The ?rst incidences of air pollution impacts on the genetic constitution of forest tree populations were those documented near point sources of sulfur dioxide (SO2), particulates, and heavy metals. Localized extinction of forests around these point sources was documented by ecologists in the past two centuries. In North America, the most spectacular of these areas were those surrounding ore smelters in Trail, British Columbia, Sudbury, Ontario, and Copper Basin, Tennessee. In Europe, the most dramatic areas included the Black Triangle area (of eastern Germany, Poland, and the then Czechoslovakia) which was largely due to soft coal burning in power plants and numerous situations where industrial facilities were located in valleys such that toxic emissions destroyed vegetation on the surrounding hillsides. With these early pollution problems, large areas of forests have simply been replaced by grasses or other tolerant vegetation.
[...] Recent trends in the focus of agroforestry research and extension are informative. We can chart its entry to the international stage, by the emergence of ICRAF, then the International Council for Research in Agroforestry, now the World Agroforestry Center, in 1978. This was 5 years after the Center for Tropical Agricultural Research and Higher Education TIE), which pioneered research, education, and extension on agroforestry with perennial tree crops in Latin America, had come into existence. For the ﬁrst decade or so, the focus was on describing various traditional agroforestry practices around the world and developing methods for analyzing land use systems involving trees and their potential improvement paths, by drawing on contributing disciplines. [...]
[...] Knowledge Gaps and Research Needs Restoration of forests destroyed by severe air pollution (as in the region of the Black Triangle in Europe) remains a great challenge today, and there are currently no methods available to guide these restoration projects to recreate previous genetic diversity and genetic structure. Furthermore, reforestation under today's climate (light, temperatures, phenology, and moisture) and soil conditions (many former severely degraded areas by air pollution still have acidic soils or soils contaminated with heavy metals) may preclude simple replanting with single species. [...]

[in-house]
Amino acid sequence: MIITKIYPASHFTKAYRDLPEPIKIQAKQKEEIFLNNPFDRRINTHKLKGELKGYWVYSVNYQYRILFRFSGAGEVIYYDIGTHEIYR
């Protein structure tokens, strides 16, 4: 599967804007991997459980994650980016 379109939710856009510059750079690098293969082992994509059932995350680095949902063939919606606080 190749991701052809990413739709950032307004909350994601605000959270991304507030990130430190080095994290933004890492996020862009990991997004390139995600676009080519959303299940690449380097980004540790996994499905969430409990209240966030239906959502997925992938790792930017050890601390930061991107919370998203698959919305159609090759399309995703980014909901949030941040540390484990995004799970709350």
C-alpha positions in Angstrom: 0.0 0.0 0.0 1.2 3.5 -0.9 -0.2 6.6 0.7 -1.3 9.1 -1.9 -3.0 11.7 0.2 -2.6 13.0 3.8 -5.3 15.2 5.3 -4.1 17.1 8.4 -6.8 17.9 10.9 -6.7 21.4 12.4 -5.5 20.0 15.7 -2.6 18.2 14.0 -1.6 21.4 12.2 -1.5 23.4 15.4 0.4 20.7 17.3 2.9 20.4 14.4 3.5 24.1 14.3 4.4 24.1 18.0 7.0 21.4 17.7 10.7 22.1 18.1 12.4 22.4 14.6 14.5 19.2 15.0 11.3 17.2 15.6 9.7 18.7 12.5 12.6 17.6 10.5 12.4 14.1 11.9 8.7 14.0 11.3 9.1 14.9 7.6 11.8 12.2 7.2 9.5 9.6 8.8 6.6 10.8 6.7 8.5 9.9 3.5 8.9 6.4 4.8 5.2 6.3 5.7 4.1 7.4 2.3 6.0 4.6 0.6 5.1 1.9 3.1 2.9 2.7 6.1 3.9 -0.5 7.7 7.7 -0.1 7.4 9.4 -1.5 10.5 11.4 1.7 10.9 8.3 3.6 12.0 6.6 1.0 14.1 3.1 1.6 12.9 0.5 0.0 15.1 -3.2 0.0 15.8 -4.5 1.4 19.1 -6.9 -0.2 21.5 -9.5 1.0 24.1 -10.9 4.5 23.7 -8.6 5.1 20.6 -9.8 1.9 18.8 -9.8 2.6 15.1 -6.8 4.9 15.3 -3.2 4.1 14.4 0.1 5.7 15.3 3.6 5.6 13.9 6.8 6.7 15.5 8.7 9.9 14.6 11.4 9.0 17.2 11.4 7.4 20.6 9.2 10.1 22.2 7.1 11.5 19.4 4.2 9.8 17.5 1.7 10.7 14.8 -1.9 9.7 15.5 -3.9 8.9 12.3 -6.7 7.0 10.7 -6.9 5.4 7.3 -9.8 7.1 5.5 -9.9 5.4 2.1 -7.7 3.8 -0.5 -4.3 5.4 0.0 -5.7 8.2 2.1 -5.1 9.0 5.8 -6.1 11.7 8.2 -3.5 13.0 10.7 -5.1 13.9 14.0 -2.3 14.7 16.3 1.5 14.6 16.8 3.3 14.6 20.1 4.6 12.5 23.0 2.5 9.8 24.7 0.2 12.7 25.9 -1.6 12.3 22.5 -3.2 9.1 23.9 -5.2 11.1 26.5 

[...] In this article, we ﬁrst discuss genetic aspects of air pollution effects on forests and then examine how the changing climate may impact the genetics of forest trees. Genetic Aspects of Air Pollution For air pollution to induce natural selection, there must be variation in air pollution sensitivity, the variation must be heritable, and the pollution must be a strong enough selection force to disadvantage sensitive trees severely. According to Anthony Bradshaw, who has studied natural selection in grasses growing in the presence of heavy metals, evolutionary population change takes place in three stages: * Stage elimination of the most sensitive genotypes * Stage elimination of all genotypes except the most tolerant (note: elimination of all forest tree genotypes, as has occurred in many point source pollutants, results in extinction, not evolution) * Stage interbreeding of the survivors to give even more resistant genotypes which are then further selected The rate of selection is dependent on the severity of the pollutant stress, the type of reproduction (sexual or asexual reproduction), and the level of competition between genotypes (the more intense the competition between sensitive and tolerant trees, the faster the effects occur). [...]
[...] Understanding how climate change and related changes in greenhouse gases, such as CO2 and O3, will impact intra- and interspeciﬁc competition will help us better predict impacts of climate change on forest tree populations. Since these changes are rapid (from a historical viewpoint) but still long-term (from a research project duration viewpoint), long- term studies of population dynamics and competition will need to be done under realistic future climate scenarios. The extensive sets of provenance trials established in the twentieth century around the world should also prove useful in addressing questions related to adaptation to warming temperatures. [...]
[...] Some well-known trees fall into this category, such as the shea butter in West Africa (Vitellaria paradoxa), from which comes a range of local foods, as well as expensive cosmetic products and a cocoa substitute sold in industrialized countries (in 2003 pure shea butter was selling in the UK for over d140 per liter as a skin cream). The baobab (Adansonia digitata) is a distinctive landscape feature in farmers' ﬁelds across much of Africa, from which ﬁbers, fodder, and many other locally important products and cultural values are derived. [...]
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